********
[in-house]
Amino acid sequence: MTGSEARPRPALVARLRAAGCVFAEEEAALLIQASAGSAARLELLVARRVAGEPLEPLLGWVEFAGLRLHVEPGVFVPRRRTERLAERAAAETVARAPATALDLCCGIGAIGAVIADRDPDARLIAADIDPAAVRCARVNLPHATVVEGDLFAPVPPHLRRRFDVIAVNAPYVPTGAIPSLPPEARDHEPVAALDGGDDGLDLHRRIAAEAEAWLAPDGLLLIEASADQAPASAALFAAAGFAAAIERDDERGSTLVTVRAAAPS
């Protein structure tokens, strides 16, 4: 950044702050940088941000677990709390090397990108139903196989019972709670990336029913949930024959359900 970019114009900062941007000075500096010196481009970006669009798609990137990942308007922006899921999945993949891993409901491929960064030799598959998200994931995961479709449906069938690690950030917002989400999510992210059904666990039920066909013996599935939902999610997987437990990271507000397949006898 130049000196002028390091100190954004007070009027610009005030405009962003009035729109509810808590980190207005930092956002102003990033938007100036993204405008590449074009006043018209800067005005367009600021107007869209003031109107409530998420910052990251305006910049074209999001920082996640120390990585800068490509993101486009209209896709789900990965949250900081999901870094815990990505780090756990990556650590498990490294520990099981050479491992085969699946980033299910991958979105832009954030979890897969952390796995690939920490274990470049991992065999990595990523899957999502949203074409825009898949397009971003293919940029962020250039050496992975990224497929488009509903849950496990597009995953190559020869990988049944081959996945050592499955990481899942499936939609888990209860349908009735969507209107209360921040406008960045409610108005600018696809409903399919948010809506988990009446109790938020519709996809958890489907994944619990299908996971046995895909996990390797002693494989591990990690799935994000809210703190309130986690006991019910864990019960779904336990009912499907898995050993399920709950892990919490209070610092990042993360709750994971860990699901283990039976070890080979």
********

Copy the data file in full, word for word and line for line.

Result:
[in-house]
Amino acid sequence: MTGSEARPRPALVARLRAAGCVFAEEEAALLIQASAGSAARLELLVARRVAGEPLEPLLGWVEFAGLRLHVEPGVFVPRRRTERLAERAAAETVARAPATALDLCCGIGAIGAVIADRDPDARLIAADIDPAAVRCARVNLPHATVVEGDLFAPVPPHLRRRFDVIAVNAPYVPTGAIPSLPPEARDHEPVAALDGGDDGLDLHRRIAAEAEAWLAPDGLLLIEASADQAPASAALFAAAGFAAAIERDDERGSTLVTVRAAAPS
């Protein structure tokens, strides 16, 4: 950044702050940088941000677990709390090397990108139903196989019972709670990336029913949930024959359900 970019114009900062941007000075500096010196481009970006669009798609990137990942308007922006899921999945993949891993409901491929960064030799598959998200994931995961479709449906069938690690950030917002989400999510992210059904666990039920066909013996599935939902999610997987437990990271507000397949006898 130049000196002028390091100190954004007070009027610009005030405009962003009035729109509810808590980190207005930092956002102003990033938007100036993204405008590449074009006043018209800067005005367009600021107007869209003031109107409530998420910052990251305006910049074209999001920082996640120390990585800068490509993101486009209209896709789900990965949250900081999901870094815990990505780090756990990556650590498990490294520990099981050479491992085969699946980033299910991958979105832009954030979890897969952390796995690939920490274990470049991992065999990595990523899957999502949203074409825009898949397009971003293919940029962020250039050496992975990224497929488009509903849950496990597009995953190559020869990988049944081959996945050592499955990481899942499936939609888990209860349908009735969507209107209360921040406008960045409610108005600018696809409903399919948010809506988990009446109790938020519709996809958890489907994944619990299908996971046995895909996990390797002693494989591990990690799935994000809210703190309130986690006991019910864990019960779904336990009912499907898995050993399920709950892990919490209070610092990042993360709750994971860990699901283990039976070890080979």